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I'm trying to calculate the total derivative of functions that have constants. For example, I know that if I calculate the total derivative of $\chi e^{\phi}$, using

Dt[χ*E^φ]

I get:

E^φ χ Dt[χ] + E^φ Dt[χ]

(in latex code is $e^{\phi} \chi Dt[\phi] + e^{\phi} Dt[\chi]$). I'm interested in applying it to cases where there is a constant and still having the Dt[ ]. For example, when I want to calculate the total derivative of $K \chi e^{\phi} $ where $K$ is a constant, it is

Dt[B*χ*E^φ, Constants -> B]
B E^φ χ Dt[φ], Constants -> {B}] + B E^φ Dt[χ, Constants -> {B}]

However, I would like to obtain Dt[\phi] without "Constants -> {B}" since when applying it in more complex expressions, I could factor $Dt[φ]$ in terms that do not have B but not here because it contains the constant $B$ information. Could anyone guide me or give me any suggestions? Maybe it's simpler than I think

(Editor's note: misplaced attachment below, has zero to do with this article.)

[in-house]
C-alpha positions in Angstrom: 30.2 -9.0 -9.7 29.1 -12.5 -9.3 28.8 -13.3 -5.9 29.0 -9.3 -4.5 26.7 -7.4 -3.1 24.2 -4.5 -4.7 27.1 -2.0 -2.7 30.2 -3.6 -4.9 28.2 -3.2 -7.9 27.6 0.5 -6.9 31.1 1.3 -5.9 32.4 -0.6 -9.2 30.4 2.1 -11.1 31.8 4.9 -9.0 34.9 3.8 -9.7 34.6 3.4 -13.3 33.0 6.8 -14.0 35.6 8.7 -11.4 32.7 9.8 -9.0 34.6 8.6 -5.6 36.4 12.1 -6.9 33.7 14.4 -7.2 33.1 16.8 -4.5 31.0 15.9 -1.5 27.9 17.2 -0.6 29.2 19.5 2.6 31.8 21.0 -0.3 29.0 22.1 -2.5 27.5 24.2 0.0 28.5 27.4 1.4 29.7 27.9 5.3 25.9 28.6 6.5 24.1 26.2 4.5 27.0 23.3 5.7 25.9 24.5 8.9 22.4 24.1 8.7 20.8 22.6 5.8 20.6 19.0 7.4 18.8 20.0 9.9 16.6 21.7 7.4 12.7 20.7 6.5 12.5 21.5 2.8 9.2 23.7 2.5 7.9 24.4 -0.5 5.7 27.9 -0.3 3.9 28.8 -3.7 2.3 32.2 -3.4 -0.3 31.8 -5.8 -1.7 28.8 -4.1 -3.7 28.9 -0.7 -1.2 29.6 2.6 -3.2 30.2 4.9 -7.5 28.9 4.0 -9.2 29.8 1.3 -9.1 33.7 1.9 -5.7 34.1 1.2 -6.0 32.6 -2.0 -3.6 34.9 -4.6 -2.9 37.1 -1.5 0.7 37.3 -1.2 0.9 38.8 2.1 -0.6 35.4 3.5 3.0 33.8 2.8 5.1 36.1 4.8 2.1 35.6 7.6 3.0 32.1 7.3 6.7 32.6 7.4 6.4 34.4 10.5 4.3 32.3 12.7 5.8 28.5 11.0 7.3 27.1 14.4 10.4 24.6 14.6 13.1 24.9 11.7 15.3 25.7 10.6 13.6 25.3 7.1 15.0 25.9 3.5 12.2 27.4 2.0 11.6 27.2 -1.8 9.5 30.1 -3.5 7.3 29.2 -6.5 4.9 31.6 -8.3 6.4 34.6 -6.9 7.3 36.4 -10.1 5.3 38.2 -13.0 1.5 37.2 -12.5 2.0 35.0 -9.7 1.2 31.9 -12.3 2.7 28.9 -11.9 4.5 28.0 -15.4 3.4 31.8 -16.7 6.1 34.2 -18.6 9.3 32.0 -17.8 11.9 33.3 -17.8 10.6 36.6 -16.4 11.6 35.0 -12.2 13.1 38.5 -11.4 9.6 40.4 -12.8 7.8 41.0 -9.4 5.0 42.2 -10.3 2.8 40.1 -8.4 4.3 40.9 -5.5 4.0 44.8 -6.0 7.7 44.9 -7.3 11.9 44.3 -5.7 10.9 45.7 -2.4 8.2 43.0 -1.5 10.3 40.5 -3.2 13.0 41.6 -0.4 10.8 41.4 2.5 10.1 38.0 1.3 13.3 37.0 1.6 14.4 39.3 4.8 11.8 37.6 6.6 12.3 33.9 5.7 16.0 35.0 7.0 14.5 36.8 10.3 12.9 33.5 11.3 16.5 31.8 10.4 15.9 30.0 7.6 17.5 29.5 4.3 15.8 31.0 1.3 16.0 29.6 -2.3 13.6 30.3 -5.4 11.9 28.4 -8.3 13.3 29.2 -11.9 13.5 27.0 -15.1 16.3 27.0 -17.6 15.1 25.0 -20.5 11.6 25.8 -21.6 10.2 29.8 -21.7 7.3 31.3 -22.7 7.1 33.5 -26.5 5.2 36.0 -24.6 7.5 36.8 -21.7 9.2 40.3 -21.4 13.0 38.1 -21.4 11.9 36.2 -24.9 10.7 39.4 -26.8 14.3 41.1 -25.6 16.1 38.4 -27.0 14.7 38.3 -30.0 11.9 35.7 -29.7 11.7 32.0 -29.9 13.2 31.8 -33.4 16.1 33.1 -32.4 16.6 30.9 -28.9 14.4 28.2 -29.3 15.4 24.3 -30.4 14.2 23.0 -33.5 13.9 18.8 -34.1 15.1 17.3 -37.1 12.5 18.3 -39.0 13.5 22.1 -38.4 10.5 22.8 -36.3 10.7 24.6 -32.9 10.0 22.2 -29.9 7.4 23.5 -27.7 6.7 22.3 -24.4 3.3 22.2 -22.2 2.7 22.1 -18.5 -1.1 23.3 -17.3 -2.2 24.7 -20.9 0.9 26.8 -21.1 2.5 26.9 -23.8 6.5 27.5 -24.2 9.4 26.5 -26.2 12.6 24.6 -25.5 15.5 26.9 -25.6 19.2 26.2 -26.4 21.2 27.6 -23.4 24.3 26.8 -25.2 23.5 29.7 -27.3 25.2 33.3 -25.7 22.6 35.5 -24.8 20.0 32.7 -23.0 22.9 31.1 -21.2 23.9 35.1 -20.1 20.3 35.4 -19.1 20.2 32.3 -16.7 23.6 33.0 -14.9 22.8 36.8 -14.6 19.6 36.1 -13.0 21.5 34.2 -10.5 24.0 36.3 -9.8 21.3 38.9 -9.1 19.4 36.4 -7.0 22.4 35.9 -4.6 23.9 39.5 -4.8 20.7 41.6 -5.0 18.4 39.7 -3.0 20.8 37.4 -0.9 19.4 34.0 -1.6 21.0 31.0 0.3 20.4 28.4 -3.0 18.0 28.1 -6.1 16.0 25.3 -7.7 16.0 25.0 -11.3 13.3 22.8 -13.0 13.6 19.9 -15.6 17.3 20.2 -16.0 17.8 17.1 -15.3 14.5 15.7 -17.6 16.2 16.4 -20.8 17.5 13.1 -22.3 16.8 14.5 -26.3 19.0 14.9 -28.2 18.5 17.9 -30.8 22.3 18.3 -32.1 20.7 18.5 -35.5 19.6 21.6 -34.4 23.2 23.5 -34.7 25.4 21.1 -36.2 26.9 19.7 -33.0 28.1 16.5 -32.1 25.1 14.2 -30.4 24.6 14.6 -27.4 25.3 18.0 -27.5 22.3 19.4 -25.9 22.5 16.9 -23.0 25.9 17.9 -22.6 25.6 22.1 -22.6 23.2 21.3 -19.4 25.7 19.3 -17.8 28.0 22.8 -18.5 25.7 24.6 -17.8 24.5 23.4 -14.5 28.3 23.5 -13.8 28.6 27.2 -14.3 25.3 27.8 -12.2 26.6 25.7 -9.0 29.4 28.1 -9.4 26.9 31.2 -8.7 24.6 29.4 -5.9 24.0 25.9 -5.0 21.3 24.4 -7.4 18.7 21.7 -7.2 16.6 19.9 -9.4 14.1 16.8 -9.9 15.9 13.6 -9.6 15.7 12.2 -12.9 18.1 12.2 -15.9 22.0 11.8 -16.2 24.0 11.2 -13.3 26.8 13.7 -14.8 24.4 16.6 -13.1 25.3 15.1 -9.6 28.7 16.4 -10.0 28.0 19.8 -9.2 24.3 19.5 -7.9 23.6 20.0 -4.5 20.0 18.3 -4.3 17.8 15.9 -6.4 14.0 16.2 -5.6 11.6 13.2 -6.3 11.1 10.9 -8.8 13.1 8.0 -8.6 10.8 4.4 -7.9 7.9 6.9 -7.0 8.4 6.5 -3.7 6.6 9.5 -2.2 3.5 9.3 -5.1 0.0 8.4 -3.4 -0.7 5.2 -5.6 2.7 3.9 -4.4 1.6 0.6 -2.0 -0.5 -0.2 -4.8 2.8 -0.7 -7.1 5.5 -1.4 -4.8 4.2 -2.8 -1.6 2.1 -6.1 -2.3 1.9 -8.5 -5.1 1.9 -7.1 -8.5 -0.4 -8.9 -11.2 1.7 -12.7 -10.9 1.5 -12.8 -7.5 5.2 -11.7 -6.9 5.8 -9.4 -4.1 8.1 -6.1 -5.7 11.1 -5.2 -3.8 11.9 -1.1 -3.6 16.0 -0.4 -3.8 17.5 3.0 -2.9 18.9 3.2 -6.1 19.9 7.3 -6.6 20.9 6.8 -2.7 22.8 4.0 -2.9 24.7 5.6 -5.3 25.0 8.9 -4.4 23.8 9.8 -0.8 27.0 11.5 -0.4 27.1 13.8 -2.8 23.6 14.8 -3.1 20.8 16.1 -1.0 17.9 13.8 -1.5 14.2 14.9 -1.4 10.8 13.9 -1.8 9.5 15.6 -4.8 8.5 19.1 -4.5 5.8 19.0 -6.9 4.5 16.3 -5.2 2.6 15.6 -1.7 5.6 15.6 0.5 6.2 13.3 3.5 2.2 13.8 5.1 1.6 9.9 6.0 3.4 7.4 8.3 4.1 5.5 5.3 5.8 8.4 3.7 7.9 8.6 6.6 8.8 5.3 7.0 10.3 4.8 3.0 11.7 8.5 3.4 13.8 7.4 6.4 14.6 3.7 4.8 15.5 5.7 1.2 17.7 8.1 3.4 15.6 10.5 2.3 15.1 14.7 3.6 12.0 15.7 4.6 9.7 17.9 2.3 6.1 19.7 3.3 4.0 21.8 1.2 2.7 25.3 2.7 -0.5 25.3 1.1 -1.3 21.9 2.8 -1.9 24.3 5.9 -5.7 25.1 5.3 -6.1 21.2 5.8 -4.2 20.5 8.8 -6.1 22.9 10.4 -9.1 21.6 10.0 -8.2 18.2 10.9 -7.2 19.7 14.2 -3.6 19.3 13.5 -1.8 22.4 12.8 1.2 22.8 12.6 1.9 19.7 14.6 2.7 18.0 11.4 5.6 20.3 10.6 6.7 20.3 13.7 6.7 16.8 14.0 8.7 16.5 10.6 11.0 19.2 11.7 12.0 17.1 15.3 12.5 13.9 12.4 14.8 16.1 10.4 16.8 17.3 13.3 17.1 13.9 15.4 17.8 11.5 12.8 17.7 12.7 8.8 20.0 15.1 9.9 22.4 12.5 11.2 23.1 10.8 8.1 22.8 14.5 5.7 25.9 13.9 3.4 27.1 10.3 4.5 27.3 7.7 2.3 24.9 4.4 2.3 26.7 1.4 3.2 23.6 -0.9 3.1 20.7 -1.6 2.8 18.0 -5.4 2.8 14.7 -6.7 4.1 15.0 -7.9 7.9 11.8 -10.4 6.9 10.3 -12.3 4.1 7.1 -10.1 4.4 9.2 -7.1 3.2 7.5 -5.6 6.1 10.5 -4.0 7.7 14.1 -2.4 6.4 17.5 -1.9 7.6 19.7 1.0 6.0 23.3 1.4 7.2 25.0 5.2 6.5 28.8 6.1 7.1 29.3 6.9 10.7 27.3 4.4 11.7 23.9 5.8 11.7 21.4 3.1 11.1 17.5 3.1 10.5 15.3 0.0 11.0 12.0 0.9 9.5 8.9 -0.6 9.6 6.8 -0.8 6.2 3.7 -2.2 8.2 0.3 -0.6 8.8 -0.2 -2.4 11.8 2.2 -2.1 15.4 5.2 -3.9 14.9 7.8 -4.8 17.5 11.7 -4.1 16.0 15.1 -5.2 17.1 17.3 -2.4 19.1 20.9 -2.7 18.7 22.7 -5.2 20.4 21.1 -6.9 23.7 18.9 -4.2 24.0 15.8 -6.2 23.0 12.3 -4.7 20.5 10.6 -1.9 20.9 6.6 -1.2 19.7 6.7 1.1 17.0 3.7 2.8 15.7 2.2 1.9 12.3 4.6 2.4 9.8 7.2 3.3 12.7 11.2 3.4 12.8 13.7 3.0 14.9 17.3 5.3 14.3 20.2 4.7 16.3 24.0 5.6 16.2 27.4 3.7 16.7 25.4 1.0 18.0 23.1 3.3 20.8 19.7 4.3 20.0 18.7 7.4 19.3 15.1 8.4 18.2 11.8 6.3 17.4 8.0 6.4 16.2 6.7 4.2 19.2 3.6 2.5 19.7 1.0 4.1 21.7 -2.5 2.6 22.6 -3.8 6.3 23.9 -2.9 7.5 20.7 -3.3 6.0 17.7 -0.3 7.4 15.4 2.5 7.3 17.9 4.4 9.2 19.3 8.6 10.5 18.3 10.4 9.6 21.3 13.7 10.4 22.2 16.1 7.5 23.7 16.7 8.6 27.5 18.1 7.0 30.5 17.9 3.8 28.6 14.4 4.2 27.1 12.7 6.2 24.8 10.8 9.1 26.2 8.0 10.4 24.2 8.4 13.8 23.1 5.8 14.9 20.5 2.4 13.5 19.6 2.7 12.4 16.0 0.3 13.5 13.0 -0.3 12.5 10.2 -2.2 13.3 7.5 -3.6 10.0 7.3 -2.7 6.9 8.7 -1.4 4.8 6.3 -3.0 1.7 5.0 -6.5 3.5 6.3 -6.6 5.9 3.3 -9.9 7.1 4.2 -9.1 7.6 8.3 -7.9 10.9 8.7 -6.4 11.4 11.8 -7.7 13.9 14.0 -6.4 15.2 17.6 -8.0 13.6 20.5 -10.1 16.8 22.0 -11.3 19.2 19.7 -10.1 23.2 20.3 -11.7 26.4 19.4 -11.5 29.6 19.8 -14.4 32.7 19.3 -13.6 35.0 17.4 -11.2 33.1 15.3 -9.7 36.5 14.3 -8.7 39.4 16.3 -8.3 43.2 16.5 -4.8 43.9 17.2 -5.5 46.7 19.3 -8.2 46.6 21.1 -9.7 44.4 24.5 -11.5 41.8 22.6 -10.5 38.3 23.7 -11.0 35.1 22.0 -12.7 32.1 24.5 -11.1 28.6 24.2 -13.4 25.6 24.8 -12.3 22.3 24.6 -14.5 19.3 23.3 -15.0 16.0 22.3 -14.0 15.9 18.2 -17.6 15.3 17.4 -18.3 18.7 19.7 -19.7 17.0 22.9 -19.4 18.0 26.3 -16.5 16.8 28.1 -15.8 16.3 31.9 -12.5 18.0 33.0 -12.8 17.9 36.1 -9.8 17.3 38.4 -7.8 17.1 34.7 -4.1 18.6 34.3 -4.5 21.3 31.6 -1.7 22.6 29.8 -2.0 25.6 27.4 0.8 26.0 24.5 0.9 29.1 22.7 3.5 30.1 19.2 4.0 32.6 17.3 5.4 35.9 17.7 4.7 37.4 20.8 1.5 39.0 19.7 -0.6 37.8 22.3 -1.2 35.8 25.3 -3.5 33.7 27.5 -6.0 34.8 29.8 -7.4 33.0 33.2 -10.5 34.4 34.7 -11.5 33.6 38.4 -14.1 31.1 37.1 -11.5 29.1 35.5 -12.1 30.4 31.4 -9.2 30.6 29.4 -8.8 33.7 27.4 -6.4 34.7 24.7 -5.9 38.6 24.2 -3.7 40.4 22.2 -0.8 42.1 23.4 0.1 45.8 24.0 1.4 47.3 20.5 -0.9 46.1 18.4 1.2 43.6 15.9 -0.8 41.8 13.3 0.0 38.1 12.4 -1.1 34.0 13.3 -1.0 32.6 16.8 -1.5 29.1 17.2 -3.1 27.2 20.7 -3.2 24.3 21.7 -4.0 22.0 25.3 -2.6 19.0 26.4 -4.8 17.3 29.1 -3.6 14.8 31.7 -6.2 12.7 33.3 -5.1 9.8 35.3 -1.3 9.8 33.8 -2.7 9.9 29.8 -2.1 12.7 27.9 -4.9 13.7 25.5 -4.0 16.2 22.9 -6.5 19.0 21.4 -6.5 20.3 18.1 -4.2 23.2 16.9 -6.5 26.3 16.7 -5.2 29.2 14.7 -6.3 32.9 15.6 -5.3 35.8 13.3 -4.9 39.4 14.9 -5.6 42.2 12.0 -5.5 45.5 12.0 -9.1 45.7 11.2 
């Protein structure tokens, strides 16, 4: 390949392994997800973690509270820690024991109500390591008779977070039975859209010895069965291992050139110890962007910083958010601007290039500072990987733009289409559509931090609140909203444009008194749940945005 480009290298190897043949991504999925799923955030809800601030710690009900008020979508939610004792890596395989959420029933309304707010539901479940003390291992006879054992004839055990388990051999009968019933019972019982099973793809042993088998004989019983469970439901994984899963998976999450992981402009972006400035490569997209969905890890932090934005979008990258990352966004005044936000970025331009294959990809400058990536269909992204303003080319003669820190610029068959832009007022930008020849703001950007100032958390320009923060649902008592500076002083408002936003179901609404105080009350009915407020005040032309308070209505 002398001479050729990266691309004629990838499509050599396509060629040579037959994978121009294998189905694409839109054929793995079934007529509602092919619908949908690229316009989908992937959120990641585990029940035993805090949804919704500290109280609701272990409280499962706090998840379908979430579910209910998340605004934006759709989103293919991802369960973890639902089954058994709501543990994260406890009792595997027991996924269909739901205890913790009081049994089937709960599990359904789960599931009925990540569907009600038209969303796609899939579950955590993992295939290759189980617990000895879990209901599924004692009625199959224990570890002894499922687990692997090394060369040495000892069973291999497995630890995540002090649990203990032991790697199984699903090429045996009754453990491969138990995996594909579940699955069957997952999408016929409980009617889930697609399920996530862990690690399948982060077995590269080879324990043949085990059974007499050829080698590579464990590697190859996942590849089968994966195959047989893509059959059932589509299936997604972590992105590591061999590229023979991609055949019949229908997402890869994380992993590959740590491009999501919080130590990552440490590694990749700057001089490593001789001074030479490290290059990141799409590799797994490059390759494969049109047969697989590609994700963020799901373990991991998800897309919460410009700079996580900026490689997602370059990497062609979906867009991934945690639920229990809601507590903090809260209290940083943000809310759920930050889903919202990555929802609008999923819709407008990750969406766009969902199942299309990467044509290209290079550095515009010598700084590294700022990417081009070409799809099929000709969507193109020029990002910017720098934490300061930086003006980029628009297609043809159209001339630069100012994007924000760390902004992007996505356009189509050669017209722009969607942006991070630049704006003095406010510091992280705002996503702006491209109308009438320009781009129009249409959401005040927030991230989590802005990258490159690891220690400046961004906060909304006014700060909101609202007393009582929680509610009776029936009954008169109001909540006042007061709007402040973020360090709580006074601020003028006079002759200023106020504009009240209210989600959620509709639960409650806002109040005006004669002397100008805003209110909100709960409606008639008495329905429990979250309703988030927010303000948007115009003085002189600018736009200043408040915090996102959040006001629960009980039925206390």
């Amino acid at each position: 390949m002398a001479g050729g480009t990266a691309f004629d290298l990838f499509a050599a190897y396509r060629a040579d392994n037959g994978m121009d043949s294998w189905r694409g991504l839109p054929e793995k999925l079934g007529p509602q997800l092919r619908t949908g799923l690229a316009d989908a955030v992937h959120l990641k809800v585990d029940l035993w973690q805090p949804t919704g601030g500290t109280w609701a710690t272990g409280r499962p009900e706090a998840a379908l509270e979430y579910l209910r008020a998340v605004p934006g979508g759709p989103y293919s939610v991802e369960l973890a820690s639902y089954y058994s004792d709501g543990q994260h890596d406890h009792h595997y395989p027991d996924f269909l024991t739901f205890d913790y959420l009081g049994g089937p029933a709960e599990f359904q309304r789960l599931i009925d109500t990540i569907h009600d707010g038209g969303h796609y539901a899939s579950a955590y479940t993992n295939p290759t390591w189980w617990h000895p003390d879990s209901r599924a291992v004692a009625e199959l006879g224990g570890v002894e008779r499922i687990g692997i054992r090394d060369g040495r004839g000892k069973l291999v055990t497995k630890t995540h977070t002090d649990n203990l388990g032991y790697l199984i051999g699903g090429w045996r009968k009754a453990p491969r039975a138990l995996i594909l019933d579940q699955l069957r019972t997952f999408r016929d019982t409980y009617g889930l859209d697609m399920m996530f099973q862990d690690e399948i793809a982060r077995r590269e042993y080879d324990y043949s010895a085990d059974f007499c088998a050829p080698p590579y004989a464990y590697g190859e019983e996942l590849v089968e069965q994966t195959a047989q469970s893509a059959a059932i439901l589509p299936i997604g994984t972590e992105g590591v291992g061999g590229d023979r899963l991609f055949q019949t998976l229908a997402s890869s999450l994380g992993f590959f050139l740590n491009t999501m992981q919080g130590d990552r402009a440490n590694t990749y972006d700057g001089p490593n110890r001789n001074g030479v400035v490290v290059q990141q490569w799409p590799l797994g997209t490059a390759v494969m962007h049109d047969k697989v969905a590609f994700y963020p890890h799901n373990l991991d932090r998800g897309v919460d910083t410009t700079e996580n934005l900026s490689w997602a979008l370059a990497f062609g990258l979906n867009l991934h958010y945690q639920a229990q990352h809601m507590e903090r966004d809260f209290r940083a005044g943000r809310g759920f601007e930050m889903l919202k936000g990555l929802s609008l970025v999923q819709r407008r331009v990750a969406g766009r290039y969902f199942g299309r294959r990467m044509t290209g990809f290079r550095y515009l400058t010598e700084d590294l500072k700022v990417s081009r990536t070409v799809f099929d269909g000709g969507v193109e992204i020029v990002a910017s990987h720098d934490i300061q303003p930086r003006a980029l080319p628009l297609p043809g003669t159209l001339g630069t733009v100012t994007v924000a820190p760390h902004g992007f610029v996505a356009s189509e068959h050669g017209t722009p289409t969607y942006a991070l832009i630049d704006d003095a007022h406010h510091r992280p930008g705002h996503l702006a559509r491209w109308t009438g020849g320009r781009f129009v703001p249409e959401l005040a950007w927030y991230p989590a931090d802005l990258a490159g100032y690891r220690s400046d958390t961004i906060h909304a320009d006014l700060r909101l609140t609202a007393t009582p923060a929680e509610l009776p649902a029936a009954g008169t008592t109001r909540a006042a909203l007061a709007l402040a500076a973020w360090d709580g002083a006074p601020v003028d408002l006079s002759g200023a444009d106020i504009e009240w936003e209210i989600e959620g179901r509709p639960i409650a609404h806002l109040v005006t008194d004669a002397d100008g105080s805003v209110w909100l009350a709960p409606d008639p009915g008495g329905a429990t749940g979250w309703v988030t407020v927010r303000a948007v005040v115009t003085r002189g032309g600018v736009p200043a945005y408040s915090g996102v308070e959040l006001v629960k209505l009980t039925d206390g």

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    $\begingroup$ btw, your code uses Dt[f, Constants -> {B}] which does not work. it should be Dt[f,x, Constants -> {B} if you look at help you see the option Constants only works when you have also supplied an x in second argument? $\endgroup$
    – Nasser
    Dec 16, 2023 at 2:43
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    $\begingroup$ You could do SetAttributes[B, Constant]. $\endgroup$
    – Carl Woll
    Dec 17, 2023 at 1:10

1 Answer 1

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Could you just set Dt[a] to zero?

Dt[a x y]

Mathematica graphics

Dt[a x y] /. Dt[a] -> 0

Mathematica graphics

Ad if you are using the version with Dt[f,x,Constants->{a}] you then use Dt[a,x] -> 0 instead.

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